Kennedy, who attended the latest UN climate talks in Bonn last week, worked closely with the U.S. and other governments, as well as numerous business groups including the International Chamber of Commerce, to push back against proposals by a few governments and NGOs to curtail private-sector participation under the UN Framework Convention on Climate Change.

 


 

The Hill

May 15, 2017

Like it or Not, UN Needs Private Sector Input in Climate Talks

By Norine Kennedy

BONN, GERMANY—As the current round of U.N. climate talks here in Bonn near their conclusion, delegates are allowing themselves a sense of cautious relief. The Trump administration has postponed a final decision on its continued involvement in the UN climate treaty – and the Paris Agreement concluded in 2015 – until after this meeting concludes on May 18. A hard-working, albeit smaller-than-usual, U.S. delegation is on hand, and the talks are moving ahead on a range of technical matters.

(Read the full text on The Hill’s website.)

 

 

USCIB in the News: Business and the UN Climate Process

USCIB Vice President Norine Kennedy and CEO Peter Robinson at COP21 in 2015.

The Financial Times has published a letter to the editor from USCIB Vice President Norine Kennedy on the role of business in the UN climate change talks — please see below. The op-ed is also available on the FT’s website.

Publication of this letter comes as UN members gather in Bonn, Germany for talks leading up to this December’s COP23 summit. A few governments and interest groups have called for new rules aimed at restricting the private sector’s participation in the UN climate process. Kennedy’s letter forcefully rebuts these efforts.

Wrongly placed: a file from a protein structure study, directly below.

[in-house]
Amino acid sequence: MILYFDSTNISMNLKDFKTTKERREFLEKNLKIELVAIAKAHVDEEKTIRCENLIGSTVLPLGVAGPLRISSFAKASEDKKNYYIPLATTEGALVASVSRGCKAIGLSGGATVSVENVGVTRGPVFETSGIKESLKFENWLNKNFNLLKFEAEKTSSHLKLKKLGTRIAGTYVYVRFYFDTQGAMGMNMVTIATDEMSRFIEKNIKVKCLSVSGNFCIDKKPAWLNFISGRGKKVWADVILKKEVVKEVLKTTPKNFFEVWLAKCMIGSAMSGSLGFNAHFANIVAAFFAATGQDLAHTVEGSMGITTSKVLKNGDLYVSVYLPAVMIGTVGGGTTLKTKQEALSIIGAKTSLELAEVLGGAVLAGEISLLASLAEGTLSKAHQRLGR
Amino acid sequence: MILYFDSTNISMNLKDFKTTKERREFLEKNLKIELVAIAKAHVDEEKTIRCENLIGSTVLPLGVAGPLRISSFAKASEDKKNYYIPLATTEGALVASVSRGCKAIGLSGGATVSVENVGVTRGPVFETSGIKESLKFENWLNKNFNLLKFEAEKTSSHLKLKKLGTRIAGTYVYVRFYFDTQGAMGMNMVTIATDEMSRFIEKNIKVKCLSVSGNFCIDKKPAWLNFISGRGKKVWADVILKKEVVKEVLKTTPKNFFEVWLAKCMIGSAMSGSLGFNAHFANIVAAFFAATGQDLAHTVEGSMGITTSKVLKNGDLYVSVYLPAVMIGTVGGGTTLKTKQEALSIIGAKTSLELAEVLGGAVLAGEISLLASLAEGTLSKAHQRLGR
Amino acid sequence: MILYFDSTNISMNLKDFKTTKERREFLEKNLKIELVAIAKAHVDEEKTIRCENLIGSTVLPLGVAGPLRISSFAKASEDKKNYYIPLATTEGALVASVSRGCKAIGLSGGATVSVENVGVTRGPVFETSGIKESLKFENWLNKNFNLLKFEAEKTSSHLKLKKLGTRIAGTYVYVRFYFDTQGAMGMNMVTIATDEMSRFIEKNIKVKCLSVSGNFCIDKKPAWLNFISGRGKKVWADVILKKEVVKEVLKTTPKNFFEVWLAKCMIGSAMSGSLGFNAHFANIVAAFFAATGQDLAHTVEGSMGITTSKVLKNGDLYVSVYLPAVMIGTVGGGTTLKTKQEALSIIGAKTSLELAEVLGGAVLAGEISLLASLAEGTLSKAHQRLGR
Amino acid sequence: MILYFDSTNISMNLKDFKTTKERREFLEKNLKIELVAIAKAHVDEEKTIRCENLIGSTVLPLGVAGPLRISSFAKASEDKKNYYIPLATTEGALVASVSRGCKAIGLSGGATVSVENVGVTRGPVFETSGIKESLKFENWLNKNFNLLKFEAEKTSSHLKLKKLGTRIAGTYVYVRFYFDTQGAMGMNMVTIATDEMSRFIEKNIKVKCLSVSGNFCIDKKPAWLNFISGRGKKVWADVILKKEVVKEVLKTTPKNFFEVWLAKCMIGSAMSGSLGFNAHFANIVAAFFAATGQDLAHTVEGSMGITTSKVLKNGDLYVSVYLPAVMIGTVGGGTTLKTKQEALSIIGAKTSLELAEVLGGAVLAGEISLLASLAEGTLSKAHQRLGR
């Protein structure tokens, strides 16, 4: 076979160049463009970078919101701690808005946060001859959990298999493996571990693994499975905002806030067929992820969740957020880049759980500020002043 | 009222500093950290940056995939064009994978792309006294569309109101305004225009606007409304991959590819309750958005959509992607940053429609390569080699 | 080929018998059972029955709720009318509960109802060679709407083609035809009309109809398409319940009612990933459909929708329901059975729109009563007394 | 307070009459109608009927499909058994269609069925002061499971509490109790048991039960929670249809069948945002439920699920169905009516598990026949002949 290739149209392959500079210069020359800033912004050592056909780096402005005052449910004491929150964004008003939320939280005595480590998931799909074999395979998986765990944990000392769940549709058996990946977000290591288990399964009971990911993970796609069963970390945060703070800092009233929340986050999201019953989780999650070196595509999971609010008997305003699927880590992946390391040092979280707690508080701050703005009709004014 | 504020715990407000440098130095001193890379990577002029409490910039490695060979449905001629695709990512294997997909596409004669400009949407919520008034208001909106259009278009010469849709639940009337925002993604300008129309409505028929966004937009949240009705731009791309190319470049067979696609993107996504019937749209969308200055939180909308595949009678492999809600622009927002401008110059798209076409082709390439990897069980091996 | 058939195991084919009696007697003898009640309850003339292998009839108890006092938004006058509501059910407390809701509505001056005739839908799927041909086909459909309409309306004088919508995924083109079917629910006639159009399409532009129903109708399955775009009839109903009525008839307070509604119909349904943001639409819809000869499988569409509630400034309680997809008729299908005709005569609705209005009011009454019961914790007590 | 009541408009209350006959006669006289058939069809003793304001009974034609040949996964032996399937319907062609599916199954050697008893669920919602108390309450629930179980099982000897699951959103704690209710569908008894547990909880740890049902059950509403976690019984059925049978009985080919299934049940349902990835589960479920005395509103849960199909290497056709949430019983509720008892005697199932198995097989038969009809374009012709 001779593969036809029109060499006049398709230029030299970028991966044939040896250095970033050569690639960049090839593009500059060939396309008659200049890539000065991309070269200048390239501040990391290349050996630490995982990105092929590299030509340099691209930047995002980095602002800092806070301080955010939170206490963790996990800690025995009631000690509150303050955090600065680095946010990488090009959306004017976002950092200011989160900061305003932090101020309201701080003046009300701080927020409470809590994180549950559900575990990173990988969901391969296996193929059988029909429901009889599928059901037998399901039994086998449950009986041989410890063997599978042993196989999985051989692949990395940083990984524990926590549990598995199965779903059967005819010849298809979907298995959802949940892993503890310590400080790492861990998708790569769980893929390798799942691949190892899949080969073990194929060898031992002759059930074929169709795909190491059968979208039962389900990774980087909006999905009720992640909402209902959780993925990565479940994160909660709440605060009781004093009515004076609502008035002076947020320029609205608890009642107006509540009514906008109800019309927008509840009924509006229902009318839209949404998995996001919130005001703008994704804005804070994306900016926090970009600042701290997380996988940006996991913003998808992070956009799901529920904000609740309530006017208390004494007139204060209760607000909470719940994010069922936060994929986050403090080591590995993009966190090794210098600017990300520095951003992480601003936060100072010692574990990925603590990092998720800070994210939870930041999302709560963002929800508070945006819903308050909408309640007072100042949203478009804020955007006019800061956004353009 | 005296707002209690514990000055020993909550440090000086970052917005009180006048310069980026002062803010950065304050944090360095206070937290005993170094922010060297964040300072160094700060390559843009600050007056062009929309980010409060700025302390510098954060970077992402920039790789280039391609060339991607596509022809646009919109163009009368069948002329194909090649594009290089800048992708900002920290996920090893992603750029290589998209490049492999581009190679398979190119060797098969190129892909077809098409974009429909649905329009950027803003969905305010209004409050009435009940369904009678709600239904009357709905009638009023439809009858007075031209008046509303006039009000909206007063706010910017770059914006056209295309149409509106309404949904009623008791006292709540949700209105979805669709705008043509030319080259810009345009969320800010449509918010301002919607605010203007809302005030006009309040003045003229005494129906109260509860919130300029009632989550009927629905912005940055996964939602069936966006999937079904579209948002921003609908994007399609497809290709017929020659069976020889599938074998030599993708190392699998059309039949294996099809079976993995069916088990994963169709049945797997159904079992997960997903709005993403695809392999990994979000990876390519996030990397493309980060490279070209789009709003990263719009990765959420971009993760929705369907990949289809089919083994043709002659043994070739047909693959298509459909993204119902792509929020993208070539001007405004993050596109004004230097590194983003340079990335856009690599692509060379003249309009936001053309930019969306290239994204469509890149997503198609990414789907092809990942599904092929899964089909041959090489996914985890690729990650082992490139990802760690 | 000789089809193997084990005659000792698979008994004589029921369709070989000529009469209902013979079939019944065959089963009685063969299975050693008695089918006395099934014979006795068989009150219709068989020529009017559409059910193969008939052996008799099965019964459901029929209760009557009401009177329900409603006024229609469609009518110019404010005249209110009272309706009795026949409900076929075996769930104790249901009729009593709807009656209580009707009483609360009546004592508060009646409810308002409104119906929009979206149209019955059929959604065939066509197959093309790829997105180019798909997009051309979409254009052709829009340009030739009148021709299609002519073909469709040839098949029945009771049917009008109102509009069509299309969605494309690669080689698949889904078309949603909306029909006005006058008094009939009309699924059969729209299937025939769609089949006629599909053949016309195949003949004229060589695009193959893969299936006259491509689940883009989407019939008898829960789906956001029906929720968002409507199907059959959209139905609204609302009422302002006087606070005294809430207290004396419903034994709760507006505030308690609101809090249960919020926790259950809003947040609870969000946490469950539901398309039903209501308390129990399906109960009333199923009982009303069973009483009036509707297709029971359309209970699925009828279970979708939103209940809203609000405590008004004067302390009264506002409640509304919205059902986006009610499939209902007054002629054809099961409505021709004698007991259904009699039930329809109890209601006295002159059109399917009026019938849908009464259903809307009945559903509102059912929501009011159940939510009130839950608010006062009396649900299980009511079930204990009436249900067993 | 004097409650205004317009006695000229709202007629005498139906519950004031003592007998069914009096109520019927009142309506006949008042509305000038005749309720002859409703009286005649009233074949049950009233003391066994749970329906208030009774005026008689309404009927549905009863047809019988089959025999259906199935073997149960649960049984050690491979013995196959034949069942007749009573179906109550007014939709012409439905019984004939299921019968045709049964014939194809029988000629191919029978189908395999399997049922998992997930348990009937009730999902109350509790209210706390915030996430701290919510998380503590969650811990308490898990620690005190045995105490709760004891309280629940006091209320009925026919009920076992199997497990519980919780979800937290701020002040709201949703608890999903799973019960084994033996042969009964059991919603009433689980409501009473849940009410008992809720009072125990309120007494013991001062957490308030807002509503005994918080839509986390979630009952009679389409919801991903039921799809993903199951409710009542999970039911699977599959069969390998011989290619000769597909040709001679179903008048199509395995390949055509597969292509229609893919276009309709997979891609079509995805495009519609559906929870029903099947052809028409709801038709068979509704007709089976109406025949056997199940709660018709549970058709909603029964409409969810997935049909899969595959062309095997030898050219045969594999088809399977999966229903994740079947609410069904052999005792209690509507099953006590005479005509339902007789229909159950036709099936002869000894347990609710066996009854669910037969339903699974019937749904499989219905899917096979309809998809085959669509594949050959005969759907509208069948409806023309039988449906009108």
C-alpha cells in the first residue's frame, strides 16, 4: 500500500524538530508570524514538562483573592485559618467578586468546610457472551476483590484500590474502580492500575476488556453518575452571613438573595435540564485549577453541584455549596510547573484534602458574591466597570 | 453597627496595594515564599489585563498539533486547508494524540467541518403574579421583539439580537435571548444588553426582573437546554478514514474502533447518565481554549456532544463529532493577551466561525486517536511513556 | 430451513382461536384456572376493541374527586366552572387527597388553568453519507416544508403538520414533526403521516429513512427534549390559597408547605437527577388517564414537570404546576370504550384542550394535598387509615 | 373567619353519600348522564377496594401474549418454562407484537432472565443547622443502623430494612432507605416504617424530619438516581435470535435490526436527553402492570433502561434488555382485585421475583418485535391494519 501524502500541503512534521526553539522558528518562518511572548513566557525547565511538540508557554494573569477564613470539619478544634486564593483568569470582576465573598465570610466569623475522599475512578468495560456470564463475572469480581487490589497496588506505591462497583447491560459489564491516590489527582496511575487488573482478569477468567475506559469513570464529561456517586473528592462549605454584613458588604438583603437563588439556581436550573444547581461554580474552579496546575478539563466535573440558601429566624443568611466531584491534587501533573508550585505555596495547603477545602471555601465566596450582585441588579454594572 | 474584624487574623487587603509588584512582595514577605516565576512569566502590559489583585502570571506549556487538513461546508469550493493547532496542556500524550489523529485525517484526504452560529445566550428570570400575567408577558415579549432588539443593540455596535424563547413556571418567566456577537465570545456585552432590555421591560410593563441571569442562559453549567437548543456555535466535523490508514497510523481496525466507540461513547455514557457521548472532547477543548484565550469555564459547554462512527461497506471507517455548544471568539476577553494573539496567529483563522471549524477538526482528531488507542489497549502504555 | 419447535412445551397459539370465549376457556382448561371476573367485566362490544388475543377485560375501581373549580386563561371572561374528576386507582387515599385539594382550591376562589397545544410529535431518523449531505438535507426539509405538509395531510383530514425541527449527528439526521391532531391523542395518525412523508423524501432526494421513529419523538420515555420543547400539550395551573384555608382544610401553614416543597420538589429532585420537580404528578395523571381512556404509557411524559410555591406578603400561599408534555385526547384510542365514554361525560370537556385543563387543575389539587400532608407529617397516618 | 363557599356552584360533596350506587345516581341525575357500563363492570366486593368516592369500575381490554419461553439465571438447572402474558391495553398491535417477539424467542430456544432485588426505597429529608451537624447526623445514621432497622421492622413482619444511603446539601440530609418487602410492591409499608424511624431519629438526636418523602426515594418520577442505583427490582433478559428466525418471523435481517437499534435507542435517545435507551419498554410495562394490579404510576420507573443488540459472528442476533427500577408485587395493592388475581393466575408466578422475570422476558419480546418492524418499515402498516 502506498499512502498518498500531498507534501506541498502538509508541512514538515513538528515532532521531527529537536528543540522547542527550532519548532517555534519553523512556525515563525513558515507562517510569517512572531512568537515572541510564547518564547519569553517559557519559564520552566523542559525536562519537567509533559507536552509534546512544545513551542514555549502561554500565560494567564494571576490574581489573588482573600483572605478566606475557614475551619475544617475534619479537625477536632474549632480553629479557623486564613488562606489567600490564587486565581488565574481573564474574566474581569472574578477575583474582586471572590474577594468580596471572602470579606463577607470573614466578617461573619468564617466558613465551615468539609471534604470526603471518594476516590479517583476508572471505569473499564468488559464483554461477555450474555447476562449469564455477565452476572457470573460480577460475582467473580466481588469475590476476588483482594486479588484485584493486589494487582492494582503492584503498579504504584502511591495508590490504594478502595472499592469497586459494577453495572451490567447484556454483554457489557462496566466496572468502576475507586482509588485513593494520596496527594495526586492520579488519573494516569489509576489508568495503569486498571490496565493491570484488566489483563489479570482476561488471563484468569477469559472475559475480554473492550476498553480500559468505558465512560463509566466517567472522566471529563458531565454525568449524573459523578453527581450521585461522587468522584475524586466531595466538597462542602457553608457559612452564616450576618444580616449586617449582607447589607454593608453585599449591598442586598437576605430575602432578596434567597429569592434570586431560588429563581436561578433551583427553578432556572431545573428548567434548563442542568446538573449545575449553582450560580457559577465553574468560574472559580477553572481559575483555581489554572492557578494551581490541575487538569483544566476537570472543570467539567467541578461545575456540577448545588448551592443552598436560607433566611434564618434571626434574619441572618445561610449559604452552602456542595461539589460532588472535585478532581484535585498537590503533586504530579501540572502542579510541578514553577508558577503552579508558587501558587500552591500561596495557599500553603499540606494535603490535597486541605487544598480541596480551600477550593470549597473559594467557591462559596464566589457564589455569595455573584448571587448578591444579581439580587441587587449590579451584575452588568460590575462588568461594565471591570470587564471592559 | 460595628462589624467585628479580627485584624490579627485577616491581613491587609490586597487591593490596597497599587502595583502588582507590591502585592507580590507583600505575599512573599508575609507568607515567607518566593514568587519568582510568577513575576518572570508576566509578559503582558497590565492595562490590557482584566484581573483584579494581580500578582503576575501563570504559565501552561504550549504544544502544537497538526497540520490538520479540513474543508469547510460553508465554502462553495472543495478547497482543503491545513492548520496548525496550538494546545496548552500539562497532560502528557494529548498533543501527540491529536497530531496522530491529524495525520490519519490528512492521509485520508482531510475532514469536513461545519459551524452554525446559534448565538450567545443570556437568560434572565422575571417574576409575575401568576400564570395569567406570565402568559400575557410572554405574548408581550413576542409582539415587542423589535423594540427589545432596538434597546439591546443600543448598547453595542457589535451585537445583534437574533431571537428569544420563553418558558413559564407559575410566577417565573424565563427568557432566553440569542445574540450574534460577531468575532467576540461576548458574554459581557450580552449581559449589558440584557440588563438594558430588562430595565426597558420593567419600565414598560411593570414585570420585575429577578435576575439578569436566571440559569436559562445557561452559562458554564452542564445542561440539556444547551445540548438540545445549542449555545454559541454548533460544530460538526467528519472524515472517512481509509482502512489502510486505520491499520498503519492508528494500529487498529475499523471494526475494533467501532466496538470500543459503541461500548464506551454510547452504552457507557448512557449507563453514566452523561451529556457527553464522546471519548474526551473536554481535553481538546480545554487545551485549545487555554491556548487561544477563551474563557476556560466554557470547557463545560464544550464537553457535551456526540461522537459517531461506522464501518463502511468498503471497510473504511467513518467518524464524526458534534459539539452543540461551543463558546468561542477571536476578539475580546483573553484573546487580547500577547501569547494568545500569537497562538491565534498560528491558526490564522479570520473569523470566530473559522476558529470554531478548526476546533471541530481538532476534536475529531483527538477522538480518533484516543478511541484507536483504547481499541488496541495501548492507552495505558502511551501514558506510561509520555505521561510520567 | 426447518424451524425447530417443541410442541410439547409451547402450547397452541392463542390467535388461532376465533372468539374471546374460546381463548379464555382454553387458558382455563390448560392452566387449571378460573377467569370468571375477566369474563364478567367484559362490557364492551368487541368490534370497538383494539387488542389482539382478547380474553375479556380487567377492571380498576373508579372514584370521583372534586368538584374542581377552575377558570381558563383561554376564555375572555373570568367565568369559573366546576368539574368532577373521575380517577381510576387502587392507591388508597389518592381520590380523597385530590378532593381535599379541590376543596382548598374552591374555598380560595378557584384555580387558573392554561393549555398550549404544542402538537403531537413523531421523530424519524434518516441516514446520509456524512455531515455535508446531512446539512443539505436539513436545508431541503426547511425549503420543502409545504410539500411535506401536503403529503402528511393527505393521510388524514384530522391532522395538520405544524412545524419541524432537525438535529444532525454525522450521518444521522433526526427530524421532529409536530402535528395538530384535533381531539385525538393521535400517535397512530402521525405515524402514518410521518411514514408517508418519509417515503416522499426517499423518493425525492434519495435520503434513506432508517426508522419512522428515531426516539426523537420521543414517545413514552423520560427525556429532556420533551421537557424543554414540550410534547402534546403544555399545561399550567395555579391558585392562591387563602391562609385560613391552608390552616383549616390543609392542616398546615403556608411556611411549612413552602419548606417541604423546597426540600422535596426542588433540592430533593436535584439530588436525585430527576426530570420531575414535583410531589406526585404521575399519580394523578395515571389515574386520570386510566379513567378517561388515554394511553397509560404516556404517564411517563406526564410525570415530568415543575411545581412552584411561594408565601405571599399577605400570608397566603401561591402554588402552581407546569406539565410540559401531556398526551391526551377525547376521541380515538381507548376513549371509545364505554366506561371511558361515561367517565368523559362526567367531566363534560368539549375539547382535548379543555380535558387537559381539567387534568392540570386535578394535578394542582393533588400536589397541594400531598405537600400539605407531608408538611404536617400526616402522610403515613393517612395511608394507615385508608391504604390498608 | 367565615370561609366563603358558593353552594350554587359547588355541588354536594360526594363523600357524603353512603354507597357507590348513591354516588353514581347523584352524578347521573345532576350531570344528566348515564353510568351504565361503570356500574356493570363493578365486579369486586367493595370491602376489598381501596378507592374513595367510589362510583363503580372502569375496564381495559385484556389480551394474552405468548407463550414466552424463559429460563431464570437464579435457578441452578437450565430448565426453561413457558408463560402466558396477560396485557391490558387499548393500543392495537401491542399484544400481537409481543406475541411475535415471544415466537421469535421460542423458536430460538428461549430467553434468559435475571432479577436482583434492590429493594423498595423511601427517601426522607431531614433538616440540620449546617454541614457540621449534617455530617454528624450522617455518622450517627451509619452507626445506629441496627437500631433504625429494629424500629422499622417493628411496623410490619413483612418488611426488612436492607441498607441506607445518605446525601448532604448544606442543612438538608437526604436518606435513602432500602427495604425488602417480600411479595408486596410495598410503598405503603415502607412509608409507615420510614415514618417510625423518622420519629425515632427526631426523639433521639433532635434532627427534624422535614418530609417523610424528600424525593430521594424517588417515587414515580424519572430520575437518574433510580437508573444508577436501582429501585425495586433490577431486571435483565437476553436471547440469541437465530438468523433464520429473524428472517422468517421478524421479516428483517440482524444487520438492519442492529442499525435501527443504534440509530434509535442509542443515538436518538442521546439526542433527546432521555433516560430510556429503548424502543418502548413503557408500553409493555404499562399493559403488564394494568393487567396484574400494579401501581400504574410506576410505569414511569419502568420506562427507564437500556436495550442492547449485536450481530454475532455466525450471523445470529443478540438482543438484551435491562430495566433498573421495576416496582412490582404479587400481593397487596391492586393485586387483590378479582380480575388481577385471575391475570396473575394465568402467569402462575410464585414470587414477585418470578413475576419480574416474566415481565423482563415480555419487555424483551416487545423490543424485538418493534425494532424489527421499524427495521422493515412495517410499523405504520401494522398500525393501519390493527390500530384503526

Financial Times

May 4, 2017

Letter

Business takes its climate responsibilities seriously

From Norine Kennedy, New York, NY, US

Sir, Regarding “Developing nations seek to reveal business influence on climate talks” (May 1): the UN is at its best when it opens its doors to all relevant stakeholders. Potential conflicts of interest pertain to all organisations, not just business associations. Business representatives are obliged to abide by all UN rules as a condition of their attendance at UN meetings.

We take this responsibility seriously. Just two years ago, my organisation joined others from around the world in celebrating the Paris Climate Agreement. The political will needed to reach consensus in Paris was spurred in part by support from business. Now, disappointingly, some wish to disinvite the private sector.

Since it is business that will deliver the lion’s share of the investment and innovation needed to confront the climate challenge — a fact recognised in the Paris Agreement — shouldn’t the conversation include business representatives? How else can governments and other stakeholders develop effective policy frameworks to unlock potentially game-changing solutions?

Norine Kennedy
Vice President, Energy and Environment,
United States Council for International Business,
New York, NY, US

USCIB Op-Ed: Time for Some ‘Tough Love’ at the UN

U.S. Ambassador to the UN Nikki Haley (credit: U.S. Mission to the UN)

The Hill has published an op-ed by USCIB President and CEO Peter Robinson on UN reform — see below. The op-ed is also available on The Hill’s website.